Years of life under extremist rule and war have left thousands of Iraqi children old beyond their years and in desperate need of playtime to overcome their trauma.
Malak, 11, says she has “come back from hell”.
She huddles in a long black coat at the Hasansham displacement camp where thousands of people have lived since fleeing their homes in Mosul where Iraqi forces are fighting to oust the Daesh terror group from its stronghold.
“Now that we are here, my dad is doing better,” Malak says.
In this camp, between classes and play sessions, these young Iraqis are “becoming children again”, says Maulid Warfa of the UN’s children agency UNICEF.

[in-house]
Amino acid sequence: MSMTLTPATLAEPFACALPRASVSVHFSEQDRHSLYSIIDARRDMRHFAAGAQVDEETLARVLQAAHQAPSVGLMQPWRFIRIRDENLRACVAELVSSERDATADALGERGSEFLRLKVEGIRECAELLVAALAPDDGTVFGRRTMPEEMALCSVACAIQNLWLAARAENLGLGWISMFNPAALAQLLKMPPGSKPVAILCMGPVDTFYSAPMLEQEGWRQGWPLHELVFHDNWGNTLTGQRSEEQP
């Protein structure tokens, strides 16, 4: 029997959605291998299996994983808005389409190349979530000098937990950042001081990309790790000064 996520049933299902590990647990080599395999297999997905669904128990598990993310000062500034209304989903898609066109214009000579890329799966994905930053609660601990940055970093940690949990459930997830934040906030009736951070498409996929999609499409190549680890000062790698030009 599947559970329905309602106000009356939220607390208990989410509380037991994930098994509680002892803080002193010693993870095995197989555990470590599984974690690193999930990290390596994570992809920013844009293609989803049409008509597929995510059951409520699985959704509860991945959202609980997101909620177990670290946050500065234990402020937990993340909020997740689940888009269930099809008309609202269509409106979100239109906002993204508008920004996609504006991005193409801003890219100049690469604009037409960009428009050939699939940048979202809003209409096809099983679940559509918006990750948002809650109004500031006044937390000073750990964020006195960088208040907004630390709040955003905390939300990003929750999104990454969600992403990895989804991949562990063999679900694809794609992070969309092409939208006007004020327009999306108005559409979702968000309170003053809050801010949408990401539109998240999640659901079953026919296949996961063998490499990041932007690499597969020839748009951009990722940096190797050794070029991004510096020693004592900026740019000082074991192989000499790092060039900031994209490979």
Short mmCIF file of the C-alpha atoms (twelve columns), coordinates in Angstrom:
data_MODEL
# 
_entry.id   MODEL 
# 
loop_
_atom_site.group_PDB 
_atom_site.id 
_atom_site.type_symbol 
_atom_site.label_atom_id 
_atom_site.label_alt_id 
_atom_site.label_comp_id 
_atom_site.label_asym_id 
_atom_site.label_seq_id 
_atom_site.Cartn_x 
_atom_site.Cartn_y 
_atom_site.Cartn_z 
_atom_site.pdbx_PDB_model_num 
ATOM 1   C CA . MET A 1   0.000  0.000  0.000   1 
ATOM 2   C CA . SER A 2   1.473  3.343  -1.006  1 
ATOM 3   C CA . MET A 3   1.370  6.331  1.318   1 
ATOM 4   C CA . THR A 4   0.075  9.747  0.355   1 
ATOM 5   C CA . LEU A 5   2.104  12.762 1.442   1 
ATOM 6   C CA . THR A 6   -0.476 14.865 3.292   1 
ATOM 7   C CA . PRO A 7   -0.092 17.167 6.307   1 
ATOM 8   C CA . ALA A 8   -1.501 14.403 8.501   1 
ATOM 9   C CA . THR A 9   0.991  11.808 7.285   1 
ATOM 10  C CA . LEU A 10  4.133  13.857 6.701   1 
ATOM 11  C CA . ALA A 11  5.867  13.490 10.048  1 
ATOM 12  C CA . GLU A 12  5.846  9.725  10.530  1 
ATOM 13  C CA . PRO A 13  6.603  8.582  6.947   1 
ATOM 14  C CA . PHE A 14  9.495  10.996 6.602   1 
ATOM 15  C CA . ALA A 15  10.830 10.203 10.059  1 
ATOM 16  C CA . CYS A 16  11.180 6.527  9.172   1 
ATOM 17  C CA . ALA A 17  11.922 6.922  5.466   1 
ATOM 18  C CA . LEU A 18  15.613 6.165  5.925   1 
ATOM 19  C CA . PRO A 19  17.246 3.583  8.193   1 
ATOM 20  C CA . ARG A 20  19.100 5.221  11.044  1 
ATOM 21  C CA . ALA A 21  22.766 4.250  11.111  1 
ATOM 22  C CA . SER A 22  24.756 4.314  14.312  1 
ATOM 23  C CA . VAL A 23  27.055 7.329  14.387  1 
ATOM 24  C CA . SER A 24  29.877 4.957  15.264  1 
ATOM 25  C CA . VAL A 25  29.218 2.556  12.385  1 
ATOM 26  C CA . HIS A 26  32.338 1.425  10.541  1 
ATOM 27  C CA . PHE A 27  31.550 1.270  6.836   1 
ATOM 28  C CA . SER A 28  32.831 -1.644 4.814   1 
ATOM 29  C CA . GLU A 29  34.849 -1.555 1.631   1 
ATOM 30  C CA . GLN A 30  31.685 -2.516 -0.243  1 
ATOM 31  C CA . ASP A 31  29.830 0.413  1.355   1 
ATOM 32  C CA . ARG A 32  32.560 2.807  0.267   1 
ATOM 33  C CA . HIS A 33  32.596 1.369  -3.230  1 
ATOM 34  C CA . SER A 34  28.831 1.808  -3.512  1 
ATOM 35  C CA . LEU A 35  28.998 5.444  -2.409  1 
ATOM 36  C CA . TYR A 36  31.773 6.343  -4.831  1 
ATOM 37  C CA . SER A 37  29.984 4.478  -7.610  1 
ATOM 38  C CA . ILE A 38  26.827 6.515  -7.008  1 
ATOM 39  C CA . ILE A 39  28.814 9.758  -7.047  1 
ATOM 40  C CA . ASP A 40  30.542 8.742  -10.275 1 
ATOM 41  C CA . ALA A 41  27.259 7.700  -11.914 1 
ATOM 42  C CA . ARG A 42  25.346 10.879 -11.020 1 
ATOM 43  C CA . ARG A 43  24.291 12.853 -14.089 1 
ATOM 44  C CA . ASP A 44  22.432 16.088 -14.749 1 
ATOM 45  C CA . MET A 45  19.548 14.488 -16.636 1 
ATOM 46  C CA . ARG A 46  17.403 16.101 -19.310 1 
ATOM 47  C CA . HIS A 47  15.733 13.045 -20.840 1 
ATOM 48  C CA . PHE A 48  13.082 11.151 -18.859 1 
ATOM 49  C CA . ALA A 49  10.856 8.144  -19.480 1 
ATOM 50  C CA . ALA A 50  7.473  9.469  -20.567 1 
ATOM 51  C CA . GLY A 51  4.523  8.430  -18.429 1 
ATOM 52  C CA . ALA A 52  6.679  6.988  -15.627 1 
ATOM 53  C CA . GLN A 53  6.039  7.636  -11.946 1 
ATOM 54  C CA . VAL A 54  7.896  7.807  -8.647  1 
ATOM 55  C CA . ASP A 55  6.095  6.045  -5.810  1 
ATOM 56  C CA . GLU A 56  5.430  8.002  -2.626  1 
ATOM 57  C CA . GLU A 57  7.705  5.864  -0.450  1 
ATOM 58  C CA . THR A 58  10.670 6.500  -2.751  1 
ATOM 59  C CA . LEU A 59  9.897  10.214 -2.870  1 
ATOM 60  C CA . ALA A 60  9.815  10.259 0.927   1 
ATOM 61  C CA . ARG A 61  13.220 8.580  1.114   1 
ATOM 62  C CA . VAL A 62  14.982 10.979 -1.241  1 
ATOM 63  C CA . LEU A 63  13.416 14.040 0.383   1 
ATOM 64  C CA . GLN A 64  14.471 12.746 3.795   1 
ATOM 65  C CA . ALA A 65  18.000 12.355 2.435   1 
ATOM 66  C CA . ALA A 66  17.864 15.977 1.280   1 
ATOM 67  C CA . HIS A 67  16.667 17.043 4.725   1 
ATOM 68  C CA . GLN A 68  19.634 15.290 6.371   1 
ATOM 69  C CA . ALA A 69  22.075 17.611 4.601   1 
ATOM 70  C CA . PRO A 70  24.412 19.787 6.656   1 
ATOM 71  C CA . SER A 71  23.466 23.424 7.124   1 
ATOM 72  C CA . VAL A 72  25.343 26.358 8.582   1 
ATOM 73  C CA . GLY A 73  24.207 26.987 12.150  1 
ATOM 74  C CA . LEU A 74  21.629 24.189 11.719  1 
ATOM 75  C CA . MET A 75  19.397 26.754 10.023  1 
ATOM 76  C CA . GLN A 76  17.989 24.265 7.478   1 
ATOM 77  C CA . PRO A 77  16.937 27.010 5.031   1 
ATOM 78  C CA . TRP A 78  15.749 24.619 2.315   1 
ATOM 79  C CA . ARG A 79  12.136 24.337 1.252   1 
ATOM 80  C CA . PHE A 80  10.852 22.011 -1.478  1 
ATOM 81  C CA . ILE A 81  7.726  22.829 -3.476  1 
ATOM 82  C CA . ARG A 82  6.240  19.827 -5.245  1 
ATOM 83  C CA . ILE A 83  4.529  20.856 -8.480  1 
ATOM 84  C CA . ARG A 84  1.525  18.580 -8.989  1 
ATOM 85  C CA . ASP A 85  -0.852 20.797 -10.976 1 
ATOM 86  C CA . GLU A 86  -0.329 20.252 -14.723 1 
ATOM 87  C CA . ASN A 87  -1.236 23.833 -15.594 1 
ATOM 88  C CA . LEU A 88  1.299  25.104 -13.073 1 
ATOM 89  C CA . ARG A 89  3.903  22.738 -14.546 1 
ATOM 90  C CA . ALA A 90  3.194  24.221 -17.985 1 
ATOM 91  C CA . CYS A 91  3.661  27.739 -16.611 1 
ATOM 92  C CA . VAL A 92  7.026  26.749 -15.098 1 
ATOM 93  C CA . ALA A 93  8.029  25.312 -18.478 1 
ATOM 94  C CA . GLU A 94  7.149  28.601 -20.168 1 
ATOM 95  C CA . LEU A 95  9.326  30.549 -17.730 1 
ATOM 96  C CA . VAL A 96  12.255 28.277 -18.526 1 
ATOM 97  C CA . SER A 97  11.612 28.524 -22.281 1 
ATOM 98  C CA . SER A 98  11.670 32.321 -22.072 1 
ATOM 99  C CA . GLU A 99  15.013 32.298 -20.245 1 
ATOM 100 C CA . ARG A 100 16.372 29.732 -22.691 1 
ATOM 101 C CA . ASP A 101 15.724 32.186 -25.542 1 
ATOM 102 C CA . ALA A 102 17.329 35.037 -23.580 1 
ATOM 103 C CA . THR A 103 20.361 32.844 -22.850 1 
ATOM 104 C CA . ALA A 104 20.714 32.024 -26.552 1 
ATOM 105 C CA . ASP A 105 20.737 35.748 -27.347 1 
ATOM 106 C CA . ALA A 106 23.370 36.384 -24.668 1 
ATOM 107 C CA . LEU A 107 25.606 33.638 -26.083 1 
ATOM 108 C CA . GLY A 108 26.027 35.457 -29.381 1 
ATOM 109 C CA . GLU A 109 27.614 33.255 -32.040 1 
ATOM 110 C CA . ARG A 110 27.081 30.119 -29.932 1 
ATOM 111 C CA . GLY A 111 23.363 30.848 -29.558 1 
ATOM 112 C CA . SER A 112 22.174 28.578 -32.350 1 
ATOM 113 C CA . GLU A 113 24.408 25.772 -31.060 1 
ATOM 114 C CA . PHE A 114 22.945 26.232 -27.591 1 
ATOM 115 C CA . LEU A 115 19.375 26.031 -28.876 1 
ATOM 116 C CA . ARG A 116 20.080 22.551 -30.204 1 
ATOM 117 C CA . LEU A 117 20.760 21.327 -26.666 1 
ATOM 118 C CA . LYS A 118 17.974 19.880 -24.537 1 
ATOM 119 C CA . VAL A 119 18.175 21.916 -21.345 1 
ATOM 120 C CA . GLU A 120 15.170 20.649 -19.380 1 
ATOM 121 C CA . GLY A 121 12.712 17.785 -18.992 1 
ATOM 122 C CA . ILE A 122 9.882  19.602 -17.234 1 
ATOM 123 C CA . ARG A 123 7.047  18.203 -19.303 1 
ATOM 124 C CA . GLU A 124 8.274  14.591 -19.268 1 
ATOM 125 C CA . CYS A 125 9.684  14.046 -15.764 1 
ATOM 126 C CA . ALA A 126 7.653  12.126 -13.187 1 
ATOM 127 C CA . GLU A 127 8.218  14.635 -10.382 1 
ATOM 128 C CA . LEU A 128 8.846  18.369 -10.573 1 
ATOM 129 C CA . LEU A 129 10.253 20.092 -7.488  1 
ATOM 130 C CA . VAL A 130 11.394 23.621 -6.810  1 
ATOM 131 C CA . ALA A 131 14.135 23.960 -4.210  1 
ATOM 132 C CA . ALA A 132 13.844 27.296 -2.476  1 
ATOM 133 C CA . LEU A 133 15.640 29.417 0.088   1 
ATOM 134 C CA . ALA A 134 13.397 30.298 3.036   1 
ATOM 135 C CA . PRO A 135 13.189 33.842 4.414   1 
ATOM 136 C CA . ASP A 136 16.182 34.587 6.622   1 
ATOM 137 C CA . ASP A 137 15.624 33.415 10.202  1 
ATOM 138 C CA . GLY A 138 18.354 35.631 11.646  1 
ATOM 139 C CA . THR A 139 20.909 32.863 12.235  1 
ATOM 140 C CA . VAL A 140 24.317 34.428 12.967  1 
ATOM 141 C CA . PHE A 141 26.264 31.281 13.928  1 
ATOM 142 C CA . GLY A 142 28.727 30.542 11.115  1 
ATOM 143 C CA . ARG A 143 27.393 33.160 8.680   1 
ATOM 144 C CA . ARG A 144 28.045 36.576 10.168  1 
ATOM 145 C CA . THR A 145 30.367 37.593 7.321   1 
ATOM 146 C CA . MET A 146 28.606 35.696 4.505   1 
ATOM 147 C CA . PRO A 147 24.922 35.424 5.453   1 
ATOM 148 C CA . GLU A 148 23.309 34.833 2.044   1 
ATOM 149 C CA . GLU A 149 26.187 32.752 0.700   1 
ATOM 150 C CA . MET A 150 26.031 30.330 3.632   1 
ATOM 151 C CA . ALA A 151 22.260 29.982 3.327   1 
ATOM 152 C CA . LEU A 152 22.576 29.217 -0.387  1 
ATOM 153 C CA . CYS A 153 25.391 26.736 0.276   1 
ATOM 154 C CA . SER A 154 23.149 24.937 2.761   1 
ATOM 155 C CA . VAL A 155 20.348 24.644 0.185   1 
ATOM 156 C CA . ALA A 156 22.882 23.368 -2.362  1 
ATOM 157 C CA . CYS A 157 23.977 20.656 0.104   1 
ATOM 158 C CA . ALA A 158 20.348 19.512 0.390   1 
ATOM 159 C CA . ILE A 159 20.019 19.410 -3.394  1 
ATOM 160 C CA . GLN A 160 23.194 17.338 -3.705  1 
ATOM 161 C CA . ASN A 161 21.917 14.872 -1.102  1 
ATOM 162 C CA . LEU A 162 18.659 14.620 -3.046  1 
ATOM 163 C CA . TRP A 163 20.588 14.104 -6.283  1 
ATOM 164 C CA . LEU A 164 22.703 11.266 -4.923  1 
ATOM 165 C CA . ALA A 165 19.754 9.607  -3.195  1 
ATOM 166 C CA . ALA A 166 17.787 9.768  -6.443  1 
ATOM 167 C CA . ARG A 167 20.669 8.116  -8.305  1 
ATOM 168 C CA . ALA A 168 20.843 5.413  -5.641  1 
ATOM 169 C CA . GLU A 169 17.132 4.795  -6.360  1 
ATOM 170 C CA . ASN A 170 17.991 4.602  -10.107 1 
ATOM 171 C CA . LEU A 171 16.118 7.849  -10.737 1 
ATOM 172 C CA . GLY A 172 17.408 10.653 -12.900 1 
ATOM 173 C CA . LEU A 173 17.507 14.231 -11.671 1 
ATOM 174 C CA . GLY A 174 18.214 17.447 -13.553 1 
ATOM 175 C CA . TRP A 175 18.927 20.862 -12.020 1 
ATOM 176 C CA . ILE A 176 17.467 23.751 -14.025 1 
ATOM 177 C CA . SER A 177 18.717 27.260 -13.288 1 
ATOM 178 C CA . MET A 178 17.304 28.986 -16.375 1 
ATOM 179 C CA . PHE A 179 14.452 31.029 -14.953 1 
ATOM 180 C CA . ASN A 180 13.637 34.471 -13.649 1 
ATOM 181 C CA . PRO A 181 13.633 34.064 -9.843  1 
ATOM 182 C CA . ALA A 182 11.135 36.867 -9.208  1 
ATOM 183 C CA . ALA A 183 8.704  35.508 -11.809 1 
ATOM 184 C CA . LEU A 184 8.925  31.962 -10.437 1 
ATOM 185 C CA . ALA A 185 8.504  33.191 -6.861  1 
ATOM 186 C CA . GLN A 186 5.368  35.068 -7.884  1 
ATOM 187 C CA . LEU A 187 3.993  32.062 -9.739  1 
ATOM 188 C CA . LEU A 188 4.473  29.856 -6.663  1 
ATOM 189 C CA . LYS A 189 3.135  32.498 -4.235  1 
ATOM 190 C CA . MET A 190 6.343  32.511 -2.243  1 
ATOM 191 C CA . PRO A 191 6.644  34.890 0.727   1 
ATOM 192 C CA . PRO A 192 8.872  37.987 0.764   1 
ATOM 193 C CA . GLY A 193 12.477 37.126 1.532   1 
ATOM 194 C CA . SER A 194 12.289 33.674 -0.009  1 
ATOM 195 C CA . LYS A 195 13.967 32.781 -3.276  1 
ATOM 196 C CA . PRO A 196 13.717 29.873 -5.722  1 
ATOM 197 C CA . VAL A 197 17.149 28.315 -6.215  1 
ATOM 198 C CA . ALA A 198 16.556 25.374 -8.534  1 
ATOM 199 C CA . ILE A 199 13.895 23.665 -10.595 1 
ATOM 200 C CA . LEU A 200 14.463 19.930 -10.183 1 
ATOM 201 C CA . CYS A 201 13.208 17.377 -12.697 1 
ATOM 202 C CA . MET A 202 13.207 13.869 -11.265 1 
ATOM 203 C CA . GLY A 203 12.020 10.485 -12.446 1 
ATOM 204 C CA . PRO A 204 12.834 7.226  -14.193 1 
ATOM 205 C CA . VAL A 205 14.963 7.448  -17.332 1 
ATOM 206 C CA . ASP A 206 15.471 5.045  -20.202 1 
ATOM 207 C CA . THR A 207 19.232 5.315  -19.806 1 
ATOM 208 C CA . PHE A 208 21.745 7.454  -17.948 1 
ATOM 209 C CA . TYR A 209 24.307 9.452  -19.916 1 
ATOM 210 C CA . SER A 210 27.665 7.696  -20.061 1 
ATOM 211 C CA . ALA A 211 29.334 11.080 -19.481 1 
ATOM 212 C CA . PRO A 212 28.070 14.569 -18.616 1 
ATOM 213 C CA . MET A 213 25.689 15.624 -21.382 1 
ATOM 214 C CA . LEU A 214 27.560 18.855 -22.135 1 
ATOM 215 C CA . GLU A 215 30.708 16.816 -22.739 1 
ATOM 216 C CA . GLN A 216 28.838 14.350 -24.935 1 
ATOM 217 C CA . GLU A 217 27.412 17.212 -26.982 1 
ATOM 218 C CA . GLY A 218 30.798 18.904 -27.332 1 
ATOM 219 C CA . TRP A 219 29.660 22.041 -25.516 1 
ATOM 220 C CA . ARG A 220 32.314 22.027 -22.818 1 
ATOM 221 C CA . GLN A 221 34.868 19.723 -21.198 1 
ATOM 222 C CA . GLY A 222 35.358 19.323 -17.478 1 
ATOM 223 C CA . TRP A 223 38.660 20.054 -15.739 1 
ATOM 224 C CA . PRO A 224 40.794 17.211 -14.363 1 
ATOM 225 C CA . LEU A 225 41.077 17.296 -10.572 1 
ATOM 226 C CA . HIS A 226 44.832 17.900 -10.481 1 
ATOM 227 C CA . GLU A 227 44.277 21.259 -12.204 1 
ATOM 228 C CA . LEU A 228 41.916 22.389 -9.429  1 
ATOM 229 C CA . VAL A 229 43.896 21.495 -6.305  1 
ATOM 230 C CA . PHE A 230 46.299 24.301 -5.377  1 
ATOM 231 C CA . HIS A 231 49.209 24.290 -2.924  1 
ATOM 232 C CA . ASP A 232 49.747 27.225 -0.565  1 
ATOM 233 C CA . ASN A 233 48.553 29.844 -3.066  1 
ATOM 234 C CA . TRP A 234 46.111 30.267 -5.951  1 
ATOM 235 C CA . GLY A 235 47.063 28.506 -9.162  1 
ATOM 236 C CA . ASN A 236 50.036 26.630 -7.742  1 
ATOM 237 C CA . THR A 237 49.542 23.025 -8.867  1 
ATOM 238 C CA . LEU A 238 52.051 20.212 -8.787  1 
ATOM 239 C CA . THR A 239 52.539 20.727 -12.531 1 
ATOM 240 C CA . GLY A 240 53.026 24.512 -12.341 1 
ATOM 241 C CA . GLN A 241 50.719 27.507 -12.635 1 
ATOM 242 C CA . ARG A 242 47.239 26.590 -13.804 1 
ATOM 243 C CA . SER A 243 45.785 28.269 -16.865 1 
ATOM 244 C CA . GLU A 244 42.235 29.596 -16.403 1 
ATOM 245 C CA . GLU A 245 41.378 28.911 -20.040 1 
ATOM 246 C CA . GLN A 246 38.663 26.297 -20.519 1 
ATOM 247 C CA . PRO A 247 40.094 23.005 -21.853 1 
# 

“They have seen destruction, they have seen death, they’ve lived in the middle of fierce fighting, they’ve seen enormous explosions. All that has an impact on children’s psychological and social wellbeing.”
Children make up half the Iraqi population and a similar proportion of those displaced from Mosul.
Many have seen their childhood cut short as they take on the responsibility of supporting impoverished, bereaved and displaced families.
“They need to leave their tents and speak to people who will listen to them, rather than hearing their parents talking about war,” said Suzdar Saleh, a psychologist from the NGO Terre des Hommes.
Source: /Jordan Times